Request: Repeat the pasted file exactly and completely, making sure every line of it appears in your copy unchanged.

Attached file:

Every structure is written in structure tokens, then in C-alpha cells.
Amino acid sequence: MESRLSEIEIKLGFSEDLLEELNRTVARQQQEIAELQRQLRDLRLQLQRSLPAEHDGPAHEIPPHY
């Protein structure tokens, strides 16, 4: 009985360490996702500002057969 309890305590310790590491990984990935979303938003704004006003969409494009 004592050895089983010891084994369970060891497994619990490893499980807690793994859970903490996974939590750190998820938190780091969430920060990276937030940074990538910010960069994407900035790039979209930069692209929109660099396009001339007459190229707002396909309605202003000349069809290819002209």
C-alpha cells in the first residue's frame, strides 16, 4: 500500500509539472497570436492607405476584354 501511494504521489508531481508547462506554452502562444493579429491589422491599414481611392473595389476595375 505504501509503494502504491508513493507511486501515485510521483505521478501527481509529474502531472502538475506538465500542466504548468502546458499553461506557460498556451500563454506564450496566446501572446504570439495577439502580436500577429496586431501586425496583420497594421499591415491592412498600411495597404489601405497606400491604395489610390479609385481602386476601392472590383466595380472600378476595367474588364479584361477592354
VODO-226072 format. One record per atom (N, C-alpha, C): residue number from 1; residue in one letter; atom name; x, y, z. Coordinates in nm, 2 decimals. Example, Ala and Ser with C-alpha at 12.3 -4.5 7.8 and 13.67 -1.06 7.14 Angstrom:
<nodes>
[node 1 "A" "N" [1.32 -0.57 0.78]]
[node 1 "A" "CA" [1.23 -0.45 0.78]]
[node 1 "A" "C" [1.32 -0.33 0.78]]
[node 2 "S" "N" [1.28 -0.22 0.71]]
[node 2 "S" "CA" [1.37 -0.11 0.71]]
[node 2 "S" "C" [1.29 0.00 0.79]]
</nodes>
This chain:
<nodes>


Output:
Every structure is written in structure tokens, then in C-alpha cells.
Amino acid sequence: MESRLSEIEIKLGFSEDLLEELNRTVARQQQEIAELQRQLRDLRLQLQRSLPAEHDGPAHEIPPHY
């Protein structure tokens, strides 16, 4: 009985360490996702500002057969 309890305590310790590491990984990935979303938003704004006003969409494009 004592050895089983010891084994369970060891497994619990490893499980807690793994859970903490996974939590750190998820938190780091969430920060990276937030940074990538910010960069994407900035790039979209930069692209929109660099396009001339007459190229707002396909309605202003000349069809290819002209």
C-alpha cells in the first residue's frame, strides 16, 4: 500500500509539472497570436492607405476584354 501511494504521489508531481508547462506554452502562444493579429491589422491599414481611392473595389476595375 505504501509503494502504491508513493507511486501515485510521483505521478501527481509529474502531472502538475506538465500542466504548468502546458499553461506557460498556451500563454506564450496566446501572446504570439495577439502580436500577429496586431501586425496583420497594421499591415491592412498600411495597404489601405497606400491604395489610390479609385481602386476601392472590383466595380472600378476595367474588364479584361477592354
VODO-226072 format. One record per atom (N, C-alpha, C): residue number from 1; residue in one letter; atom name; x, y, z. Coordinates in nm, 2 decimals. Example, Ala and Ser with C-alpha at 12.3 -4.5 7.8 and 13.67 -1.06 7.14 Angstrom:
<nodes>
[node 1 "A" "N" [1.32 -0.57 0.78]]
[node 1 "A" "CA" [1.23 -0.45 0.78]]
[node 1 "A" "C" [1.32 -0.33 0.78]]
[node 2 "S" "N" [1.28 -0.22 0.71]]
[node 2 "S" "CA" [1.37 -0.11 0.71]]
[node 2 "S" "C" [1.29 0.00 0.79]]
</nodes>
This chain:
<nodes>